samedi 26 novembre 2011

JEAN MICHEL JARRE: Rendez-Vous (1986)

''Jarre's Rendez-Vous is just victim of bad timing!''

1 First Rendez-Vous 2:54
2 Second Rendez-Vous 10:55
3 Third Rendez-Vous 3:31
4 Fourth Rendez-Vous 3:57
5 Fifth Rendez-Vous 7:41
6 Last Rendez-Vous 6:04

After the incredible Zoolook, Jean Michel Jarre makes a step behind to return to his analog style recorded and played on digital equipment. If at that time the effect was of ox, the fact remains that Rendez-Vous didn’t aged that well. A little bit as we can cheat with the analog sound! Rendez-Vous is a very short album, hardly 35 minutes, where ambient atmospheres circulate on rhythms animated by evocative and historic voices samplings and orchestral arrangements which confused more than one.
Vaporous pulsations initiate the breaths of the "First Rendez-Vous". Notes float with a discreet harmony on an atonic movement. Synth strata crisscross mellotron pads, oscillating and rocking in an icy oblivion with all the placid serenity of a somber cosmos. This "First Rendez-Vous" is a setup to introduce the epic title of Rendez-Vous, "Second Rendez-Vous" where synths with acute and rotary sirens shake this cold sea of spatial tranquillity. A 2nd identical line takes shape and competes to this rich bicephalous movement which progresses with heaviness on good orchestral arrangements and intense juvenile choirs, adding an austere dimension to a nevertheless explosive music. At the antipodes of his art, Jarre makes spin his synths among analog sound effects which decorated the cosmic atmospheres of his 3 first albums and through furious solos, musical corridors to odd-numbered identities and his famous harp laser which confronts the outdated of violins’ strings. This is quite a moment that marks the story of contemporary and classical EM and this under the plume of Jarre. At about the 8th minute the movement pulsates with buzzing reverberations, nodding on the sequence which initiated the fury of this "Second Rendez-Vous". This title is pure dynamite and another classic to be added into JMJ musical box.
"Third Rendez-Vous" marks the isolation of the laser harp of which the slow keys sigh beside cosmic choirs and percussions to metallic rustles which get lost in the resonances of a deep dark sea. Short and floating it precedes the electronic anthem of this summer, "Fourth Rendez-Vous". Distant sound effects with tones of belching locusts get closer on percussions to fine tones of rattlers. Their bangings of steel support a rhythm slightly pulsating, guiding this catchy rhythmic structure of "Fourth Rendez-Vous" through a swarm of synths of which the candid refrain rolls in loops in our souvenirs. It’s good. Oh yes it’s good and lively! Like it or not, "Fourth Rendez-Vous" marked the world market with this incestuous mixture of candy pink rhythms and tunes, tinted by a surprising percussions play and by superb sound effects. It’s a title which we don’t count anymore the remixes, mixes and reprises and which is among Jarre’s biggest classics, in the same way as Oxygene IV is. "Fifth Rendez-Vous" is a strange carousel of eclectic tones where neurotic choirs and half complete hymns swirl in a beautiful collage and sampling coming from one of the first works of Jarre, Music for Supermarket. It’s as much attractive as beautiful and it shows all of the ingenuity of the French synthesist to shape split up melodies and rhythms in structures which seem a bit improvised. "Last Rendez-Vous" is a title which had to mark the history and which marked it but of a quite other way. Dedicated to the astronaut Ronald McNair, it had to be the first musical piece to be recorded between space and earth. Inconveniently the Challenger shuttle exploded soon after its launch, postponing indefinitely this ambition musical and artistic project. It’s a nice and touching track, filled by a soft and bitter melancholy of which the soft rhythm pulsates on the beatings of life and a pleasant saxophone blowing a beautiful melody enfolded by a synth to introverted layers.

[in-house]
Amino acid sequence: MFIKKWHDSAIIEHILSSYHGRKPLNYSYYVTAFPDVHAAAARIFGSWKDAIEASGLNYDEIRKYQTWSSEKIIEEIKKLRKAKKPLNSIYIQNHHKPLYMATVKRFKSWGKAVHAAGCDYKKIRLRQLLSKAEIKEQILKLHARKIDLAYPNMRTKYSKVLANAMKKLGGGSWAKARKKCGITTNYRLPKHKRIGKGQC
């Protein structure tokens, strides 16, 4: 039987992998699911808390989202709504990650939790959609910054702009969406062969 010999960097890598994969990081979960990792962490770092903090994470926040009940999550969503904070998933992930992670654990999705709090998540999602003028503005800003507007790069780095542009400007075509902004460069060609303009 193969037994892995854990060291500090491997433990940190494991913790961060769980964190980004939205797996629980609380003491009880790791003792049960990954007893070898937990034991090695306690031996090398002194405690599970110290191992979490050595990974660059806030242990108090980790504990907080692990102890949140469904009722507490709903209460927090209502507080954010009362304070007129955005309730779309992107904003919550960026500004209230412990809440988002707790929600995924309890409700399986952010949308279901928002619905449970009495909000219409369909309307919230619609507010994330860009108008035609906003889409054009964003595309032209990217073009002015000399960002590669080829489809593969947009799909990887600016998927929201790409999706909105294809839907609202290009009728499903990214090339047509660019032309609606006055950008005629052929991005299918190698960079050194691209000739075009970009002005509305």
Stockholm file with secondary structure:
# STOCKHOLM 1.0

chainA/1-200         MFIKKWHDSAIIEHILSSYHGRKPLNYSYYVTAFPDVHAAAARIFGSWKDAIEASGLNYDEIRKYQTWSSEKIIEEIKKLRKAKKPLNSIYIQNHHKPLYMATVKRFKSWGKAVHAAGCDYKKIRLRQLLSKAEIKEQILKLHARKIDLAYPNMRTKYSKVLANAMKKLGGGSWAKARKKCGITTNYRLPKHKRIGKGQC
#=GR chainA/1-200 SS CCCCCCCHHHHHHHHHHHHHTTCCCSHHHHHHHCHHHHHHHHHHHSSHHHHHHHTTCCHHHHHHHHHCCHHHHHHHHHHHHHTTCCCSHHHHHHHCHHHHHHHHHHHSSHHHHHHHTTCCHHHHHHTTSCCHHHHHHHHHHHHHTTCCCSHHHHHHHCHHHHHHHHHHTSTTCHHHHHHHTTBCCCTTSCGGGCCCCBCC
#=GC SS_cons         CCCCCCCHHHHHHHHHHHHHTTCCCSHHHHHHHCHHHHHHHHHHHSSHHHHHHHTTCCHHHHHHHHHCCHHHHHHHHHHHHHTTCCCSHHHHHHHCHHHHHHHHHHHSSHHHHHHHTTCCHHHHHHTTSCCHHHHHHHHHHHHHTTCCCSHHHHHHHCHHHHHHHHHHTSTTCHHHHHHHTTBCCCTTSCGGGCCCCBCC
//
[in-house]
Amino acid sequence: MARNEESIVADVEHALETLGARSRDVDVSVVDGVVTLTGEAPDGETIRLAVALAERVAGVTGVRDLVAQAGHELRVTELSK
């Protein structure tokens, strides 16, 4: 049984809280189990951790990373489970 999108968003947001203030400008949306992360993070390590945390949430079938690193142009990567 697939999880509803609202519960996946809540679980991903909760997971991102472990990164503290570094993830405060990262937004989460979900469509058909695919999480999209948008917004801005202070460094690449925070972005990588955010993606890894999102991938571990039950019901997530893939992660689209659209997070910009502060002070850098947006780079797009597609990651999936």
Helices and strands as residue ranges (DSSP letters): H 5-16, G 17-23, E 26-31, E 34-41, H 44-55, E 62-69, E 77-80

The problem of Rendez-Vous is that it was realized after Zoolook. The contrast is striking and the regression evident. It’s not bad as such; it’s just a question of timing. Cause after Zoolook, Rendez-Vous seems anaemic and atonal while it’s quite not the case. It’s a good album which wasn’t able, unfortunately, to resist against the weight of ages. And it’s a pity because it’s the big forgotten of Jean Michel Jarre's career!

Sylvain Lupari (2006)
Cet article est disponible en Français sur le site de Guts of Darkness, dont je suis chroniqueur sous le nom de Phaedream

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